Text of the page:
environmentally friendly drone delivery

Can Amazon create environmentally friendly drone delivery?

Is there actually a such thing as environmentally friendly drone delivery? There is, but it’s not the guarantee that you might think. As big players like Amazon introduce drone delivery with the promise of shipments in two hours or less, people are primed to think they’re doing a good thing for the environment (as opposed to traditional truck or plane deliveries that require immense amounts of gasoline).

But Amazon drone delivery may not actually be as environmentally friendly as you might think.

I dug into the environmental aspect of drone delivery in a guest post for Callaway Climate Insights, which reports on the intersection where the world’s financial markets meet innovation, science and public policy, and is founded by David Callaway, former editor-in-chief of USA Today and MarketWatch.

And I found that in many ways, Amazon drone delivery is indeed good for the environment. But not always. Experts fear that drone delivery will encourage small or single-item orders, which is one of the worst aspects of delivery for the environment. And drones are only capable of delivering one (or a few) items at a time. If everyone in an apartment building is getting one item delivered, suddenly 100 little drones are doing what one truck could have done — and the latter would have been better for the environment. Not to mention, faster deliveries require more energy-intensive infrastructure. That means more warehouses to store the drones. More landing pads and auto-locking drone mailboxes.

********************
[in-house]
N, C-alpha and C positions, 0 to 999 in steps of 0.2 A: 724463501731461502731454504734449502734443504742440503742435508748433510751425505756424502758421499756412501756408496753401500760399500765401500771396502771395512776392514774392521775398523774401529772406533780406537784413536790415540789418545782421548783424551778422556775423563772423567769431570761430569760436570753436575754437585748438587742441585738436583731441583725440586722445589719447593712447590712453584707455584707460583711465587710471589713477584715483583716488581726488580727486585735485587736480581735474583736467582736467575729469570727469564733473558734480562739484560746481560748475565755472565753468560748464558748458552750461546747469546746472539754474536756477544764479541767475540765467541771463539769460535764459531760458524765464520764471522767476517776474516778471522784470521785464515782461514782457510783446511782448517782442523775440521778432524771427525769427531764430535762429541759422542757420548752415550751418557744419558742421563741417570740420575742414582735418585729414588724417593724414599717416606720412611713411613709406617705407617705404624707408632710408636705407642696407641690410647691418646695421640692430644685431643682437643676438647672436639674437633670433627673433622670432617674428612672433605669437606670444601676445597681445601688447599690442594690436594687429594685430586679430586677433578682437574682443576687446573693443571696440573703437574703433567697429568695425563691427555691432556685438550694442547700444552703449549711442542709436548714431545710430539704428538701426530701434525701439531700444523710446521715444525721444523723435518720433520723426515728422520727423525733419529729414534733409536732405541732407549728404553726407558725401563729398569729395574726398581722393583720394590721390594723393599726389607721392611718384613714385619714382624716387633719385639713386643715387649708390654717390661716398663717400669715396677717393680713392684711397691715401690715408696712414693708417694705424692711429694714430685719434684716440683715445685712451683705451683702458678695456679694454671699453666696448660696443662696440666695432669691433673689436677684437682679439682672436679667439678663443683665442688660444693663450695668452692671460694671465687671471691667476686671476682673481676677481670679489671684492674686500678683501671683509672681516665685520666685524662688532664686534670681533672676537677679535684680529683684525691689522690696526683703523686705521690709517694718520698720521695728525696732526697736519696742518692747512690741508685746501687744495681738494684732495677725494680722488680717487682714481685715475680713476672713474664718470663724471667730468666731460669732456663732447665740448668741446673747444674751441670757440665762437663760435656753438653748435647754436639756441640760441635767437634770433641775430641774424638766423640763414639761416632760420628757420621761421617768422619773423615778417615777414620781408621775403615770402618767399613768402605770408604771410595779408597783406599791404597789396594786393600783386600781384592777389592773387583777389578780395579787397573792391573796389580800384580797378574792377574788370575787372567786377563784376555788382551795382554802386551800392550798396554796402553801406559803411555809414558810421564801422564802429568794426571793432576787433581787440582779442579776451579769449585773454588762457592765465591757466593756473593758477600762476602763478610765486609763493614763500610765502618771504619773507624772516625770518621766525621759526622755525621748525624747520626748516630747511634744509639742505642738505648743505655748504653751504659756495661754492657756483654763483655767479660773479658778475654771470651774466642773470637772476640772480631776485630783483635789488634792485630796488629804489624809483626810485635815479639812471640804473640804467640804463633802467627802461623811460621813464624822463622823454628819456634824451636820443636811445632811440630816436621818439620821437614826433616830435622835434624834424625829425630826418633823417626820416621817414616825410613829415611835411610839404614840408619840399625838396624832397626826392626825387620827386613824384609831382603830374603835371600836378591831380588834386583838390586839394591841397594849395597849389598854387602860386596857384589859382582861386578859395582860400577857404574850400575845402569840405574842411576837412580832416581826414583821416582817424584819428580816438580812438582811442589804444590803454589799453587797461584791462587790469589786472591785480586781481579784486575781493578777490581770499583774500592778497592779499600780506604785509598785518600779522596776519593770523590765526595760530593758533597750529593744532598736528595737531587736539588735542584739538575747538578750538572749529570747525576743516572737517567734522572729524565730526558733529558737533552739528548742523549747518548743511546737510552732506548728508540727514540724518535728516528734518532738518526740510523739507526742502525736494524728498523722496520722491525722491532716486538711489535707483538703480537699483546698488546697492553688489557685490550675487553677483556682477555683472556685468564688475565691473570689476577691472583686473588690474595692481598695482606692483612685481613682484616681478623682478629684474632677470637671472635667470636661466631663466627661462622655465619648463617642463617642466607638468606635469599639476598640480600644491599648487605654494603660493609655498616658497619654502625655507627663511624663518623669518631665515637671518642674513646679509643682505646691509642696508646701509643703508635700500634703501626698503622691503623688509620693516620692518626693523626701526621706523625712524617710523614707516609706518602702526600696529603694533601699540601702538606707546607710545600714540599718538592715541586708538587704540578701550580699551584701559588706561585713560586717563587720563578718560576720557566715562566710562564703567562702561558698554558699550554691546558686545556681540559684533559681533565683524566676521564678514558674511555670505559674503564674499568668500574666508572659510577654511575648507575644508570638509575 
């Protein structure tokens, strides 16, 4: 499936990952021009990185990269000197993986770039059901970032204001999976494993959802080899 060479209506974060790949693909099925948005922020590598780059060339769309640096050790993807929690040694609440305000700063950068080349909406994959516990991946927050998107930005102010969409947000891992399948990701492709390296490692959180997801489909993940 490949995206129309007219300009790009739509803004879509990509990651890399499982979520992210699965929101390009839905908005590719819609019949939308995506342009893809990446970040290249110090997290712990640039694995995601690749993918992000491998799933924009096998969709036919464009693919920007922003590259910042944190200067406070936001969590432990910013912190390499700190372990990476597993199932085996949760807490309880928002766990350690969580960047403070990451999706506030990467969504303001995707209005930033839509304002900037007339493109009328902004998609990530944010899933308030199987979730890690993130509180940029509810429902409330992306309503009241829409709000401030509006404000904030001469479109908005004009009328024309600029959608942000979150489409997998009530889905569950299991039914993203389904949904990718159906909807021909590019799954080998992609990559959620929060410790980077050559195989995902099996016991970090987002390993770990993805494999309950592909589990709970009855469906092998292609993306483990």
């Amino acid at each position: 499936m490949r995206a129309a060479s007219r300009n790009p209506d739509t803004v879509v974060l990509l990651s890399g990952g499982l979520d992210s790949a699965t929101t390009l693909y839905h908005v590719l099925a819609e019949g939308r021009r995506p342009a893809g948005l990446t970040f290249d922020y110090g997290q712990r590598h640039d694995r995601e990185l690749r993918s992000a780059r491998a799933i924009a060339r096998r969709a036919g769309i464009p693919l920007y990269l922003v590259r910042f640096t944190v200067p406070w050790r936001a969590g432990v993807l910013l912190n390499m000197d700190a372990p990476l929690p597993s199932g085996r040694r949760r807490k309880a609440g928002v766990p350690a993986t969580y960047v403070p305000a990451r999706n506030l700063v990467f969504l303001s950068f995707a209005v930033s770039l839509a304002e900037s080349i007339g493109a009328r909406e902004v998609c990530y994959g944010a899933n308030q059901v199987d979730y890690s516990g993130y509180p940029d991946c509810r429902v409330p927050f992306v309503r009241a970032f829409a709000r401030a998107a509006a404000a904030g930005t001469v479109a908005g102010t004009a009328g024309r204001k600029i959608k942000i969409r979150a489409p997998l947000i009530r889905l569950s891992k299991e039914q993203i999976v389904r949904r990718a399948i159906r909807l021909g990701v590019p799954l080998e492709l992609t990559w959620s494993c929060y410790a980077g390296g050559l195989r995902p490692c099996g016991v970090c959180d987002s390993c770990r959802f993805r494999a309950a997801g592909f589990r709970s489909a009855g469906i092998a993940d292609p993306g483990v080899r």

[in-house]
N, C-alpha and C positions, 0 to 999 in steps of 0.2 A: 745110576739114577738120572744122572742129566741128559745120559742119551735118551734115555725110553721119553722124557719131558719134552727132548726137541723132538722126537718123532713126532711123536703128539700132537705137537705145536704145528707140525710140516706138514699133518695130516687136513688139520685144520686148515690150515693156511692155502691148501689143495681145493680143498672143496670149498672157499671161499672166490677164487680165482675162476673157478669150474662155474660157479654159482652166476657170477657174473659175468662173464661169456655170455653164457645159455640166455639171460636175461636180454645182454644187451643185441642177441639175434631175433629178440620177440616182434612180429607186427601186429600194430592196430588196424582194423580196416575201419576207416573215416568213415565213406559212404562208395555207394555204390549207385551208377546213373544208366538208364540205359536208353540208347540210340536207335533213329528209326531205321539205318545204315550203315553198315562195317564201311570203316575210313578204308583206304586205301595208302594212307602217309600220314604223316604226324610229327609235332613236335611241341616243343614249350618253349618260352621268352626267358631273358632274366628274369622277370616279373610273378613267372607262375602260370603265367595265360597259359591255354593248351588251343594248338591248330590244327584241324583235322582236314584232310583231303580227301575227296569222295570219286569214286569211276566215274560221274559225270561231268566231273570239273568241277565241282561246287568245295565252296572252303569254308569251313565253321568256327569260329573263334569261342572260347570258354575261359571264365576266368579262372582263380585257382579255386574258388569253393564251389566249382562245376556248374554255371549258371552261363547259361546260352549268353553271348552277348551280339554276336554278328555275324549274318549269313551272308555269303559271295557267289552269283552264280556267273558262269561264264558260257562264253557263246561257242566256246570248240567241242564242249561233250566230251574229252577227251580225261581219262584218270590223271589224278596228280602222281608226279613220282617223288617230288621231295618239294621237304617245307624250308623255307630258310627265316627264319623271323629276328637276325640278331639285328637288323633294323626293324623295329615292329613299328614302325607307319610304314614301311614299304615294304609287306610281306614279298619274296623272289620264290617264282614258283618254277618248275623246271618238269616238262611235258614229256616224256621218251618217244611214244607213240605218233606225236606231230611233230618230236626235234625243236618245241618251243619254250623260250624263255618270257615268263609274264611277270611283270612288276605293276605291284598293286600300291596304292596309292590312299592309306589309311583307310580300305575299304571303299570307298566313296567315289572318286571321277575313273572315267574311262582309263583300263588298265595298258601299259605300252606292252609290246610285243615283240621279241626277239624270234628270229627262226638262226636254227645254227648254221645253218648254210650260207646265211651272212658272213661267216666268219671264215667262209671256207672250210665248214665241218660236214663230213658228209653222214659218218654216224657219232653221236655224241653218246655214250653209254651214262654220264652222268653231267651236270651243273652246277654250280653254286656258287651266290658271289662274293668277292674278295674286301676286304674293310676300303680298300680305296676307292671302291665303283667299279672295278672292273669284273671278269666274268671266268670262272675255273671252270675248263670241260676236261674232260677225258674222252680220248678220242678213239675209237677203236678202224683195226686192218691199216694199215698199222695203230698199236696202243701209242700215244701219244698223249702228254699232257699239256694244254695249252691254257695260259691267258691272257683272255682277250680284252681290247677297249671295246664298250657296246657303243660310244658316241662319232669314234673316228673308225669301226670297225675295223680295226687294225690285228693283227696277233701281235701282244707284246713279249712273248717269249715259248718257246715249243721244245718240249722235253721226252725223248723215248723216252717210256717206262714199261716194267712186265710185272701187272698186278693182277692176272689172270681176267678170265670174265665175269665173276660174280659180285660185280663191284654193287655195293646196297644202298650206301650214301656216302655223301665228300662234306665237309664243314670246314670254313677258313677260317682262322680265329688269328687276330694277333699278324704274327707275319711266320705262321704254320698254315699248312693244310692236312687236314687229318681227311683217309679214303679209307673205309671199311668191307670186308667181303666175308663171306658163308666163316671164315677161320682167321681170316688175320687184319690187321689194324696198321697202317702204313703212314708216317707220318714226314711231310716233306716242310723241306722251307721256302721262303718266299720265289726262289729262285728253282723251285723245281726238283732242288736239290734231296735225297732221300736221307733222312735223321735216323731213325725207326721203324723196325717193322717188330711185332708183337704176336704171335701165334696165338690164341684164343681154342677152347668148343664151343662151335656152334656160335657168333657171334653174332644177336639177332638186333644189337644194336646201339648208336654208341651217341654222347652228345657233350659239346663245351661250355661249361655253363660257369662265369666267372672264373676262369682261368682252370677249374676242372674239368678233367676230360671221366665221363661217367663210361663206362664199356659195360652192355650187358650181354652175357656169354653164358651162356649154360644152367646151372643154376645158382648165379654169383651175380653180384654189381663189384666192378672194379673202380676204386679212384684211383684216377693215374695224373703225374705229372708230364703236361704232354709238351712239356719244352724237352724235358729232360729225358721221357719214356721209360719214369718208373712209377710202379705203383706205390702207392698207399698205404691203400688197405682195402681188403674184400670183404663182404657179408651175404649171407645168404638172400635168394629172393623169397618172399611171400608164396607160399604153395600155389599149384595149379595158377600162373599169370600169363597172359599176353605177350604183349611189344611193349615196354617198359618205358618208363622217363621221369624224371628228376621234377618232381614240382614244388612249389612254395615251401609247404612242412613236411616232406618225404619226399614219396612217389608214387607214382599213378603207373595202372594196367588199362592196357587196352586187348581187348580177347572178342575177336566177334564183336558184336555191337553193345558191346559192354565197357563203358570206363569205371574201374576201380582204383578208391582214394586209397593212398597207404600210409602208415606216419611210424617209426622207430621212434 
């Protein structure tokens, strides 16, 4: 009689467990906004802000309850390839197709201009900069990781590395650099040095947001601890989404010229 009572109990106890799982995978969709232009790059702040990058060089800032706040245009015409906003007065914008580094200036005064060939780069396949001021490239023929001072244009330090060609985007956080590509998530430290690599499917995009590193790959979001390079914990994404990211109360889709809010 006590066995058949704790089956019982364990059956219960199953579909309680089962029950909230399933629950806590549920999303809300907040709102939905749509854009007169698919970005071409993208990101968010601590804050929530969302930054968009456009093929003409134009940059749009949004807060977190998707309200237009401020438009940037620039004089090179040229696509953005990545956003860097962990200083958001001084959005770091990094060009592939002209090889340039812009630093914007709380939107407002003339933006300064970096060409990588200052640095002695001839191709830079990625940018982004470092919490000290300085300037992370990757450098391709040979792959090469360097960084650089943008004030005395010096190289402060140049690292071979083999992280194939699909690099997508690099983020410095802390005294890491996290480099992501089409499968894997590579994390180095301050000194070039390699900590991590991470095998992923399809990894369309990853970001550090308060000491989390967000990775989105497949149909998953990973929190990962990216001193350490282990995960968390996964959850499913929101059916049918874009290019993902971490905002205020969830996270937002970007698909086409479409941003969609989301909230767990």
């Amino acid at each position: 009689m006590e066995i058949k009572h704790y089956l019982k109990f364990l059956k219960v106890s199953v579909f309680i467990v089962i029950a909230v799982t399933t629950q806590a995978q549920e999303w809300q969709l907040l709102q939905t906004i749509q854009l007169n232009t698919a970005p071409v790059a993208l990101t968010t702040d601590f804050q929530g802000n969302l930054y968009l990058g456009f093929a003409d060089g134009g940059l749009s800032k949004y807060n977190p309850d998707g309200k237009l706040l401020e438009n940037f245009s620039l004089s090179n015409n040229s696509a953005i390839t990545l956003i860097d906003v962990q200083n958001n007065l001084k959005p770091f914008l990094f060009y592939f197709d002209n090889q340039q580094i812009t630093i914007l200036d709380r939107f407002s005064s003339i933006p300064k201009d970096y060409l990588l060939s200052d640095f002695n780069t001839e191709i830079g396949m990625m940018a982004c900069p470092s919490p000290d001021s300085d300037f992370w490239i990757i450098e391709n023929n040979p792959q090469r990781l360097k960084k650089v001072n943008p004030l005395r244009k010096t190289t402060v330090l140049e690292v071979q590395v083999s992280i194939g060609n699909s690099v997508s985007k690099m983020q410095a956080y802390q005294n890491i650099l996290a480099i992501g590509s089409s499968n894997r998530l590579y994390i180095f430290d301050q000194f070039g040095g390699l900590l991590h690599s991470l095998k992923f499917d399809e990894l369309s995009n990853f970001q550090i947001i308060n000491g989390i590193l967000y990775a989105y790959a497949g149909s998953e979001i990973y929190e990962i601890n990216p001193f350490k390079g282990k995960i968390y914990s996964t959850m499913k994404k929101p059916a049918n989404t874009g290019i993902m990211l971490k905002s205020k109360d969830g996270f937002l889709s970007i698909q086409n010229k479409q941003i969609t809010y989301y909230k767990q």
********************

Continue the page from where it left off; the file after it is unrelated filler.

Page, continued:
It’s been a landmark year for drone delivery, especially as coronavirus brings about need for more contactless delivery as people stay at home. But it’s important to consider that everything comes at a cost — and there is some environmental cost to Amazon drone delivery.

Read my entire analysis over at Callaway Climate Insights.


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